He was born Everette Earl Black. His company was called EE Black; folks called him ‘Johnny’.
“My partner that worked in the same stuff with me in the mine – I think we’d been in and had a beer, as I remember, and had come out that here was this good-looking girl and her mother, older woman, standing on the corner.”
“I said, ‘I’ll bet you a buck I can make mother and all.’ So I went up to her and I said, ‘Good evening.’ She had to introduce me to her mother and she called me Johnny Jones and the Johnny stuck.”
Black “was born on a log cabin ten miles from Terre Haute”, Indiana in 1889. His father “was originally a farmer, and then a carpenter, then a railroad car builder – freight cars first and then passenger cars later – for the Pennsylvania Railroad.”
“(W)e were what they called poor honest people. … I started selling papers on the street when I was nine years old, and as I got older I had a paper route and I had a paper route all the way through engineering school till I was twenty-two.” He also sold drawing instruments for Keuffel Instrument Agency.
“I graduated actually in electrical engineering. I was offered a job – I don’t know whether it was Westinghouse or General Electric now – at fourteen cents an hour, ten hours a day, six days a week. I was doing better than that with the rackett I had selling papers and instruments and stuff like that, so I wasn’t interested.”
So I had an uncle in Victor, Colorado on the old (Portland Mining Company) gold mine and I shook him down for a job, so I worked in the gold mine for a year after I graduated and got a little money ahead … I didn’t have the education sufficient to give me a chance to go up … So I left to Salt Lake and got a job at the Garfield Smelter”.
He and George Collins “got seventy- five dollars a month. George Collins married ‘Tillie Neumann from Honolulu here who was related to the Hackfelds who ran the H Hackfeld which is now American Factors, and he had a job on the Waiahole tunnel to develop water for the high cane fields”.
“He wired me that there was a job for $150.00 if I wanted it, because I’d had experience in driving tunnels. So I went back to Victor, Colorado and got my gal (Ruth Aliene Emens) and we came out here and arrived on the old Sonoma on the 10th of June, 1913.”
“Then I got a job with the US Army Engineers in fortification and river and harbor work, and l had to be a civil engineer to get over a hundred dollars, so I passed the civil engineer examination and got raised to $125. 00.”
“I worked there about three years and then I got a job with the City and County as an engineer, mostly project engineer on improvements that they were doing then, and became assistant city engineer at one time.”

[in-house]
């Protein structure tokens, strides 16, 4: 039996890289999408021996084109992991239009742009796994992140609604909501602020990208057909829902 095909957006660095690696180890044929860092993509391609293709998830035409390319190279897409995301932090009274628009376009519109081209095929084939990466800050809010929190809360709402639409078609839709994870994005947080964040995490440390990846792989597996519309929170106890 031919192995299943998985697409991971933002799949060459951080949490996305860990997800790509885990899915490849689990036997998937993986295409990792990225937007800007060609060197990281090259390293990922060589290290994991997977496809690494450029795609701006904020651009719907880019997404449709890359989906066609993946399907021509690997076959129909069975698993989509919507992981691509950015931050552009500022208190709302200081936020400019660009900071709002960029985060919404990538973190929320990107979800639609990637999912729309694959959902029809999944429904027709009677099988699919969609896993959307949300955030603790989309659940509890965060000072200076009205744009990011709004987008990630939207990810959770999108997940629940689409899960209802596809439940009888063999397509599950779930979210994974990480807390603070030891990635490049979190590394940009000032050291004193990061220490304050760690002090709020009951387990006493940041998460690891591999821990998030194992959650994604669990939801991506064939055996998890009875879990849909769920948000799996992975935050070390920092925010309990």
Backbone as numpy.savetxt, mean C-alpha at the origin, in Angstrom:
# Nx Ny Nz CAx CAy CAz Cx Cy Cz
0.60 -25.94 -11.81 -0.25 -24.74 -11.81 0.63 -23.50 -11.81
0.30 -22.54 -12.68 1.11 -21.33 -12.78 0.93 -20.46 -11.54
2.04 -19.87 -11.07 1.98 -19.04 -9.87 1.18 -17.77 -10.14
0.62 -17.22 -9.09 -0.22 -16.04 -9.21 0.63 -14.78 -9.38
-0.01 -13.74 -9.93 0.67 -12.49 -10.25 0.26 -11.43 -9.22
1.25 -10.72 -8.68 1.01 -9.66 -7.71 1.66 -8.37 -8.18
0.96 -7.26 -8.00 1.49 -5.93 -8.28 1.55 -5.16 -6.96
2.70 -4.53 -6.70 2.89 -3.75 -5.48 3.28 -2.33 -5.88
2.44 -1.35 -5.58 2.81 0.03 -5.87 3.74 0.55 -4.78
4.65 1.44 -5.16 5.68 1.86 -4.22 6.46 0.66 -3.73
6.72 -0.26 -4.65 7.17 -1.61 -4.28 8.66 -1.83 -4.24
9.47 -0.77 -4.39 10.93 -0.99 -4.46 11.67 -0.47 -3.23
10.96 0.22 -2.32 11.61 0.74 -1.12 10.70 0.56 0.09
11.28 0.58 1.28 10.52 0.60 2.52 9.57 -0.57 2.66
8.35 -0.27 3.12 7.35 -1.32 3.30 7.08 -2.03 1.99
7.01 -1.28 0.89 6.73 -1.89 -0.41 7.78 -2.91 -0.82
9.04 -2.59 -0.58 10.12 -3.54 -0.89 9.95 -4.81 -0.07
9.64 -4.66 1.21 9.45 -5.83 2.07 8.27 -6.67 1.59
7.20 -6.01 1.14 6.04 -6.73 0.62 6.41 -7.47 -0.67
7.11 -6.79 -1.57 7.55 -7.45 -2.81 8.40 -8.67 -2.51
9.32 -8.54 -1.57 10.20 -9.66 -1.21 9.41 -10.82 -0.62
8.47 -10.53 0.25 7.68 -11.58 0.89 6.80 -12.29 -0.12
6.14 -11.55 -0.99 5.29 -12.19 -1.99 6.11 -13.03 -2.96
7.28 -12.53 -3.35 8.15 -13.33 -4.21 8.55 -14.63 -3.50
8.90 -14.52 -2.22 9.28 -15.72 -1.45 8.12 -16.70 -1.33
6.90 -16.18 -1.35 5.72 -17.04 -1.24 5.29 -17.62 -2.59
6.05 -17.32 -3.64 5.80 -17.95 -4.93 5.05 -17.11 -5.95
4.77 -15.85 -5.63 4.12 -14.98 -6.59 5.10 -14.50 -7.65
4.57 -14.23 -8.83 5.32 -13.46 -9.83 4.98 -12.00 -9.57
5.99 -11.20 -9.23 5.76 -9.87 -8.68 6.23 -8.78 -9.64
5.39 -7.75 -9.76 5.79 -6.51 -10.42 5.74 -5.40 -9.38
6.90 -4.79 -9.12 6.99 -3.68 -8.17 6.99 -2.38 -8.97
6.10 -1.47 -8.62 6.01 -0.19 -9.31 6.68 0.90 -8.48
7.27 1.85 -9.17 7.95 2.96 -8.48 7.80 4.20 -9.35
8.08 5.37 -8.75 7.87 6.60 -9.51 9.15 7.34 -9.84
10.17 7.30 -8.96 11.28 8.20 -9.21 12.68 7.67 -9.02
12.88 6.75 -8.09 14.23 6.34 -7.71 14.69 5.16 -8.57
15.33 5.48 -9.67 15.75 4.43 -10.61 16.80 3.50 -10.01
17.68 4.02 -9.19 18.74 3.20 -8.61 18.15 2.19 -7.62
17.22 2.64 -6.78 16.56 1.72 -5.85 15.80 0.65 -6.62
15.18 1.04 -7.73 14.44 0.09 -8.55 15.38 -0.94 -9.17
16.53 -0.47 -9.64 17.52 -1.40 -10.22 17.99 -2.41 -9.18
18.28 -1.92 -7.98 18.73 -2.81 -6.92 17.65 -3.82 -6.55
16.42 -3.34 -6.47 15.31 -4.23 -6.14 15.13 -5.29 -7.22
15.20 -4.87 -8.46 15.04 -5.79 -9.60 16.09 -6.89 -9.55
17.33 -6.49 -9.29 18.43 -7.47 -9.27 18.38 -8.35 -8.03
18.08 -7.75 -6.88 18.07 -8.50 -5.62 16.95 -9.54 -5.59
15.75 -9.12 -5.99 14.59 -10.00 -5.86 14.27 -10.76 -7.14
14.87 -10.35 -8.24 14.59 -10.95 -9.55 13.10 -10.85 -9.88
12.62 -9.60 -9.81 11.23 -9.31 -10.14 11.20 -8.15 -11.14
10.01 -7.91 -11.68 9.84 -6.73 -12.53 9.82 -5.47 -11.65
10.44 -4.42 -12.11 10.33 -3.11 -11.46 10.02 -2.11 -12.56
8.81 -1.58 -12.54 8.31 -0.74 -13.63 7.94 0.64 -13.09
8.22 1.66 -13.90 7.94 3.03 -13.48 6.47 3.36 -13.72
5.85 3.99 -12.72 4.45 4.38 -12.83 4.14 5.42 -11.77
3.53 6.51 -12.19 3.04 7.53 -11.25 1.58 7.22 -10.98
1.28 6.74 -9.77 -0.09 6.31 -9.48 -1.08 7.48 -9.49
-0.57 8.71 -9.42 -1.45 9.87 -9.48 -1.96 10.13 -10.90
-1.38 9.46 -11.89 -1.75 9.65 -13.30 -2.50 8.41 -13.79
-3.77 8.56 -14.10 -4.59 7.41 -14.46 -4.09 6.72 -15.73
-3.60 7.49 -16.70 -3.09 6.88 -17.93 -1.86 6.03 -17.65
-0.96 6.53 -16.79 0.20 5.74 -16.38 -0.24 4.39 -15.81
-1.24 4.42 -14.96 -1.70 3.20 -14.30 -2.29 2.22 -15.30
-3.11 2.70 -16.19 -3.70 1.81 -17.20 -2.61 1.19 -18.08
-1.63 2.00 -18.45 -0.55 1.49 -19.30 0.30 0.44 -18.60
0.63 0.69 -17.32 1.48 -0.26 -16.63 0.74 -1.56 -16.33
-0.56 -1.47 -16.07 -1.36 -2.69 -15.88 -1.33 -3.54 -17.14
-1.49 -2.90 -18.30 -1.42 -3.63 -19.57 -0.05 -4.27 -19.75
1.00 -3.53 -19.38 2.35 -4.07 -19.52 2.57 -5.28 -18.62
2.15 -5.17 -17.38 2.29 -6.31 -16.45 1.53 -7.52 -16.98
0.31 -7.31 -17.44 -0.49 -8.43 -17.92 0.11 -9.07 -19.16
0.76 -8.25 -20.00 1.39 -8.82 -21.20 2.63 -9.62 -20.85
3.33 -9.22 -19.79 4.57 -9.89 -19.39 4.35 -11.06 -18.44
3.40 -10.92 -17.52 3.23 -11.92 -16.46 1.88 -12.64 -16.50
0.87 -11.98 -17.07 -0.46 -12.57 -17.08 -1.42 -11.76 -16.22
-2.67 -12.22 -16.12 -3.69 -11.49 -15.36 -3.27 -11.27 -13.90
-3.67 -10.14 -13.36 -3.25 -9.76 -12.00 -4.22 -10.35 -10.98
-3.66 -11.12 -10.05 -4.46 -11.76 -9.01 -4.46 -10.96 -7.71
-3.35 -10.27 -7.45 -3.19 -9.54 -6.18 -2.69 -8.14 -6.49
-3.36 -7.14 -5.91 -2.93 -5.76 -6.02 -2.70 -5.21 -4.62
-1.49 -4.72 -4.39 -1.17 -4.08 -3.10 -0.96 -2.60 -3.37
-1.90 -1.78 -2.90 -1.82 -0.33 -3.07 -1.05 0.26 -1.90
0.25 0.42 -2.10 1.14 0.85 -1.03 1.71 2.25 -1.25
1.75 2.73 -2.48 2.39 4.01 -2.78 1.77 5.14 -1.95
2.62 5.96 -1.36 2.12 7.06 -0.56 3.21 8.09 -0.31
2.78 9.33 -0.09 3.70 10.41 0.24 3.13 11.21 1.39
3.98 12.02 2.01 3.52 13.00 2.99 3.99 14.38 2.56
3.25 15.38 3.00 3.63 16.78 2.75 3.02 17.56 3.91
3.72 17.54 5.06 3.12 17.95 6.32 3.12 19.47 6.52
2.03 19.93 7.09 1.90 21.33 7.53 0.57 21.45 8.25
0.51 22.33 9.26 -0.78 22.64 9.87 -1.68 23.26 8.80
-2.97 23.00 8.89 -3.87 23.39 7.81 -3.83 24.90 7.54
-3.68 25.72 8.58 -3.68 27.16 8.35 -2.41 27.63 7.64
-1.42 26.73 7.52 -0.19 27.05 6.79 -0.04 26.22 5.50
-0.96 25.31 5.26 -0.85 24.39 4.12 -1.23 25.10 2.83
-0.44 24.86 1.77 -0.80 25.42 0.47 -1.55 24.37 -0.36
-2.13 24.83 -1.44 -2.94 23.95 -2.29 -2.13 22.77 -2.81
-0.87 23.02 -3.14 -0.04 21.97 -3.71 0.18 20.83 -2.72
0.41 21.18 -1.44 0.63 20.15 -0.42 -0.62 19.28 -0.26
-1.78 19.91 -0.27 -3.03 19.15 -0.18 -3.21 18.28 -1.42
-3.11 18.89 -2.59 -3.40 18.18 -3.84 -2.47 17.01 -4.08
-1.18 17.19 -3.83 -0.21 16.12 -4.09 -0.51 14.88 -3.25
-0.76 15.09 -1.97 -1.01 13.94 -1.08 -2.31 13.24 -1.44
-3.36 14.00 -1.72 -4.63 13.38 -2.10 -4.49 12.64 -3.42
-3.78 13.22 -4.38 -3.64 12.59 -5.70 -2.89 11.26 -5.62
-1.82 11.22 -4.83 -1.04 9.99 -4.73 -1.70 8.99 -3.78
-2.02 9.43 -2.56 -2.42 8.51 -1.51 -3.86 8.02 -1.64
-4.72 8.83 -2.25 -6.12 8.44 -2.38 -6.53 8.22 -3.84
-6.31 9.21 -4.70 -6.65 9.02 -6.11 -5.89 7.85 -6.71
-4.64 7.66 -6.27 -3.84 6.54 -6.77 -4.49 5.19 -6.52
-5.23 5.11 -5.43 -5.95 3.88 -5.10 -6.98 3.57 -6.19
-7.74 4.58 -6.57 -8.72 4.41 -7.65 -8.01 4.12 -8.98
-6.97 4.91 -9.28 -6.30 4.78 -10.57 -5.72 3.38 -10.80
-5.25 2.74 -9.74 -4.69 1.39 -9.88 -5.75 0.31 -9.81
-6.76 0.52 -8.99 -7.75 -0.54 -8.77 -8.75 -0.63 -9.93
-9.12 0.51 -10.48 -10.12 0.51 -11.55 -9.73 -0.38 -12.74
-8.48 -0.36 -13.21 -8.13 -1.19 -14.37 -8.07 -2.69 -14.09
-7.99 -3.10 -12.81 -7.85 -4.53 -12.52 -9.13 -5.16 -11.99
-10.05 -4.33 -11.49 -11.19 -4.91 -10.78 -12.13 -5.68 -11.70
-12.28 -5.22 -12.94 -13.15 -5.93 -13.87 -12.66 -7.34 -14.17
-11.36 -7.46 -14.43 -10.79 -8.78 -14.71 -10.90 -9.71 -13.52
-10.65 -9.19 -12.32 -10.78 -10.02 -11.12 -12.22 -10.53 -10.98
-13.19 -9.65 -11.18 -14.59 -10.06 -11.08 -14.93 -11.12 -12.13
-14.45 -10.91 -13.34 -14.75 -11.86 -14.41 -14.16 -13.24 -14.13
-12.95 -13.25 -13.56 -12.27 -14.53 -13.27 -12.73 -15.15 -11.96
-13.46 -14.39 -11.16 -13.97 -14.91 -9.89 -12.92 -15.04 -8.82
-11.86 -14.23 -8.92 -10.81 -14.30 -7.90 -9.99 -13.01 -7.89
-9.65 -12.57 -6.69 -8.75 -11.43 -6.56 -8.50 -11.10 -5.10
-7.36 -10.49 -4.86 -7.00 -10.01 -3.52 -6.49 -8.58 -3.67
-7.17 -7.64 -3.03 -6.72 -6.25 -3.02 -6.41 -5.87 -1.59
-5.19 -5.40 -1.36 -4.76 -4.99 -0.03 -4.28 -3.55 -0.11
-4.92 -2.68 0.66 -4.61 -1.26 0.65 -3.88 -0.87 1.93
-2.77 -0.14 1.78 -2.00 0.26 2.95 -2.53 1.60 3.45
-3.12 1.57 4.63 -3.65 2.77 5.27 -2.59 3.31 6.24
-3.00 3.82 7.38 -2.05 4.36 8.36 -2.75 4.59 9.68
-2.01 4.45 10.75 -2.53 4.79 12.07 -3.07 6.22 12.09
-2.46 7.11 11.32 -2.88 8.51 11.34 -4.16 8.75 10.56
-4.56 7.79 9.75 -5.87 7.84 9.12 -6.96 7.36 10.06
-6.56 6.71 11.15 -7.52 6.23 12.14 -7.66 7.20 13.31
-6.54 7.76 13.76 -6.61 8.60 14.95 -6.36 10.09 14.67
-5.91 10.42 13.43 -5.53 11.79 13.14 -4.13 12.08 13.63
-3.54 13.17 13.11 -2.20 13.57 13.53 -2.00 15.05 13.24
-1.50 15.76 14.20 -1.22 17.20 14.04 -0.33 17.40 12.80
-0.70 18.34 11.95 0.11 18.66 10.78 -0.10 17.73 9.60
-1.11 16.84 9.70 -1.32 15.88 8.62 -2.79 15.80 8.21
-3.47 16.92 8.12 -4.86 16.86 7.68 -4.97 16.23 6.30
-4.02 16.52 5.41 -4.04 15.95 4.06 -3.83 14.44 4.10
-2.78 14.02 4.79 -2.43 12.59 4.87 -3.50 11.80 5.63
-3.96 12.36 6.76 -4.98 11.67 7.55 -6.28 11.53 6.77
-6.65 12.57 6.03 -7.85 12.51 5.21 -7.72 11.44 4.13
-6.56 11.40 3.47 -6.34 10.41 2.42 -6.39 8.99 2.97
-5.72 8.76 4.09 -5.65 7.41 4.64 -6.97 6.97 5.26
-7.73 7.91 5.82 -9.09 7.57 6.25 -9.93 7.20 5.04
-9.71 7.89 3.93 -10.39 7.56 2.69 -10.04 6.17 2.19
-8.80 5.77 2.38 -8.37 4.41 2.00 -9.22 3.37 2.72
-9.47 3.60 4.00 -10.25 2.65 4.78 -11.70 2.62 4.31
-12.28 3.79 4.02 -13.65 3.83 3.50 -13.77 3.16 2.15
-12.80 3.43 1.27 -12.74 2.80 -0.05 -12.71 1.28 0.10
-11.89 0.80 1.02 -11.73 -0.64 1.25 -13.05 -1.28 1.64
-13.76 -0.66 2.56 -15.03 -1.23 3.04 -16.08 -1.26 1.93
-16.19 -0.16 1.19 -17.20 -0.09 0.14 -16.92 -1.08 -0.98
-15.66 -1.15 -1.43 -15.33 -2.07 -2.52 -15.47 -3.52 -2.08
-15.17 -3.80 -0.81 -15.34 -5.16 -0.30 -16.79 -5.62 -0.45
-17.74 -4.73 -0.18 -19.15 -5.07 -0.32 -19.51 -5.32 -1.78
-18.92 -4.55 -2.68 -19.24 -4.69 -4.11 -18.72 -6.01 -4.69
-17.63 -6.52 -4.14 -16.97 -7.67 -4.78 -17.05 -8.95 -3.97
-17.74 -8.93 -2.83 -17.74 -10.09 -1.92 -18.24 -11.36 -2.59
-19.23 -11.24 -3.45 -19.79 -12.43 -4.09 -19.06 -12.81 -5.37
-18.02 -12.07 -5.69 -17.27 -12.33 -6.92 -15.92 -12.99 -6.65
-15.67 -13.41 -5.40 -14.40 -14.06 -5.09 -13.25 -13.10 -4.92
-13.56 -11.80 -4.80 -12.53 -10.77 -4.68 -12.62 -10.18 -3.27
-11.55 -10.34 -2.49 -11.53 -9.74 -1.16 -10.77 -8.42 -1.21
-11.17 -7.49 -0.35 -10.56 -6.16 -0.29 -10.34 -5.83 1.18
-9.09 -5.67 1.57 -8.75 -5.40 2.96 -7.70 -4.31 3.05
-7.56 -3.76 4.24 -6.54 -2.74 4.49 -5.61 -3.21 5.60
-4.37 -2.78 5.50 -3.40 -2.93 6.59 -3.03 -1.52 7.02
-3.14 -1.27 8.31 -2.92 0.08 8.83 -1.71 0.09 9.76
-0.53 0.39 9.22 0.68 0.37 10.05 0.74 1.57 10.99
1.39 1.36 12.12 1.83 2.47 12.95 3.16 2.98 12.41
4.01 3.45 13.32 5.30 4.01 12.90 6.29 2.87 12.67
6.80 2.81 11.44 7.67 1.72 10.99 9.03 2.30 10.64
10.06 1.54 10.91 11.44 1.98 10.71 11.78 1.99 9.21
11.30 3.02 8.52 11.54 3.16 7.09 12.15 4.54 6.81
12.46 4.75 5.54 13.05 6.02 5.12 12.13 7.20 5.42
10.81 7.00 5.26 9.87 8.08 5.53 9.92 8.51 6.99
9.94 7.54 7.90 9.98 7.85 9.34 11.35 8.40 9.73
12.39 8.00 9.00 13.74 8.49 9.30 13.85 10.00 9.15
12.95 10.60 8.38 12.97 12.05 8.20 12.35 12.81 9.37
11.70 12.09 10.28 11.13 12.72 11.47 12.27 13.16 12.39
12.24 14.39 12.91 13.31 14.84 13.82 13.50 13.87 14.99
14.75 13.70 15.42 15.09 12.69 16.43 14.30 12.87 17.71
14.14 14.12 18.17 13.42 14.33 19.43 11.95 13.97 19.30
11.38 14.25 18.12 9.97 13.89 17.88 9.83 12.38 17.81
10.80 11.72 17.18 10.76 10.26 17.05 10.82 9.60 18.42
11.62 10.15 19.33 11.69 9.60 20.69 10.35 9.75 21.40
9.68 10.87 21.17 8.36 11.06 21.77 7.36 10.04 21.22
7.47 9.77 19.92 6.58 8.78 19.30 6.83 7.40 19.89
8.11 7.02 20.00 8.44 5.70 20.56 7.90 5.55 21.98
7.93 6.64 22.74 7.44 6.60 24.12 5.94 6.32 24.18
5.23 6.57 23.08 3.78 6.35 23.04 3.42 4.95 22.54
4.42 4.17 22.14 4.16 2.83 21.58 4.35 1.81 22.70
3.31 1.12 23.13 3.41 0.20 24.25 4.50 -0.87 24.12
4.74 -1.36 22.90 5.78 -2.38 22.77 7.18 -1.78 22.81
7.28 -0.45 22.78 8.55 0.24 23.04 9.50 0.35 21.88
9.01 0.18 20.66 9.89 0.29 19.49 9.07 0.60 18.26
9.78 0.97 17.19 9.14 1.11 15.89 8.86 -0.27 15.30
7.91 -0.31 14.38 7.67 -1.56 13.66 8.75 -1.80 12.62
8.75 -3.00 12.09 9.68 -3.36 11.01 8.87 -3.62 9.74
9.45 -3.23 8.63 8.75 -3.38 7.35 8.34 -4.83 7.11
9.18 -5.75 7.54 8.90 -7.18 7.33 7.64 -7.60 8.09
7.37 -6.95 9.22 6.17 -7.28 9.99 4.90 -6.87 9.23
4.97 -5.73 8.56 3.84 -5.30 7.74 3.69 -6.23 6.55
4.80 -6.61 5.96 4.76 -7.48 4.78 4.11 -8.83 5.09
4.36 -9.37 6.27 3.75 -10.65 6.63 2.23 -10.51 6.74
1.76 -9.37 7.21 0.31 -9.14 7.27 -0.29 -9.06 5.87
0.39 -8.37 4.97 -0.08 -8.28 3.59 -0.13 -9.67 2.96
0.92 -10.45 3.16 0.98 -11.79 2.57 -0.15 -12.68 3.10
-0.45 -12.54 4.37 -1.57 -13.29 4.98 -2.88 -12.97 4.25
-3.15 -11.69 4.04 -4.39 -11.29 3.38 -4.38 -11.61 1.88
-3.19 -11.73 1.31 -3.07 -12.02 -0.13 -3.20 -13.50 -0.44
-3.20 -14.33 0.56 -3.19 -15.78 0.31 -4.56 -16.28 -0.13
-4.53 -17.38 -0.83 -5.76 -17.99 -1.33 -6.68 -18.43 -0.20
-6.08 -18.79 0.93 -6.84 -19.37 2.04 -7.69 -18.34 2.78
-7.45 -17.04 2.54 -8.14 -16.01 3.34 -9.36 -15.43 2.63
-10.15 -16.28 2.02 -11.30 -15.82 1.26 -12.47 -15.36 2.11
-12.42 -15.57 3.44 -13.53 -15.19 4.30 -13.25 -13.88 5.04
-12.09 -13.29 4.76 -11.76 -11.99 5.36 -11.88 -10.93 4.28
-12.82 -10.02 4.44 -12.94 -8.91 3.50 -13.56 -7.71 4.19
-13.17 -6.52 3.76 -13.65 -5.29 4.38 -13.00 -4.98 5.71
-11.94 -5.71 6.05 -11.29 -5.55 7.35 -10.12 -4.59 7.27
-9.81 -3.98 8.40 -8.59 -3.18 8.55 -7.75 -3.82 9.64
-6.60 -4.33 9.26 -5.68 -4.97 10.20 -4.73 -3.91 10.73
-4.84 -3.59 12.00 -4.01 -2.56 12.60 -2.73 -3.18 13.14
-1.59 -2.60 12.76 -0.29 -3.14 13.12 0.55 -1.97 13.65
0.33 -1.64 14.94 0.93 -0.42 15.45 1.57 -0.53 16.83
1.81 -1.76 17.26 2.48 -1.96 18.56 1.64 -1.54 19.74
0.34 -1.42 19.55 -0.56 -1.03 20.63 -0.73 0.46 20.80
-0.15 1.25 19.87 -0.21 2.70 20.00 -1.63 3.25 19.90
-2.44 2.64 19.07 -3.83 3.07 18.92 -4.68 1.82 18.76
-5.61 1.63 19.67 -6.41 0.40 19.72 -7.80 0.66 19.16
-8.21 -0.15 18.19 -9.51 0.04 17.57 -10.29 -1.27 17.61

“It was during this time that EF Ford had a job of paving Lusitana Street and he had a superintent … that knew less about running a job than he should have and Mr Lord was losing his shirt and he got excited.”
“I said, ‘I can do the engineering work here for the city and county and run your job, too, better that it’s being run now.’ And he looked at me and said, ‘You’re not fooling, huh?’ I said, ‘I’m sure not fooling..”
“So I went to work with the men. l used to work with them, shoveling concrete and that sort of stuff because there was a lot of handwork in those days … it changed from a losing job to a profitable job so he offered me a job working for him as an engineer assistant to him, So I went to work for him for three years.”
Black later left Lord and “got a job with an old contracting company, Hawaiian Contracting Company, and I was in charge of quite a lot of the work on the famous Doheny work tanks and piers and one thing and another down at Pearl Harbor … (I earned) my first five thousand dollar bonus that paid for my house.”
“Then Mr Lord offered me a forty percent interest in the company if I’d come back after some three years and I went back to work with him, and not too long afterwards he wanted to get out, so that he took the money and I took the plant and in 1930 it became EE Black, Limited.”
The company was originally headquartered on O‘ahu, where it maintained its own office building, maintenance/ wood working shops, steel fabricating facilities and heavy equipment storage yard. It is well tooled and financed to serve as general contractor.
In 1958, the Black Group of Companies expanded his Hawai‘i-based operations westward to Guam with the construction of 1,050 concrete single and duplex buildings for the Capehart Military Housing area at Andersen Air Force Base Guam.
In 1962 Robert Black Everett Earl’s son took control of his father’s company and formed EE Black Ltd’s subsidiary on Guam known today as Black Construction Corp.
EE Black became one of Hawai‘i’s largest contractors. “I received a tremendous amount of help from people all over this state, and it makes me feel very humble because I’ve been given credit for things that other people have come pretty near doing themselves.”
In 2008, merger of Tutor-Saliba and Perini Corporation took place which made EE Black, Ltd. a Tutor Perini company. The parent company office is located in Sylmar, California. The company eventually withdrew from Hawai‘i to focus on its operations in Guam.
Over the years, Black has developed diversity and flexibility. The increasing number of new clients as well as repeat clients enhanced its reputation, earning the company’s slogan “On Track with Black”. (EE Black) (The bulk of this information is from an oral history interview with EE ‘Johnny’ Black.)
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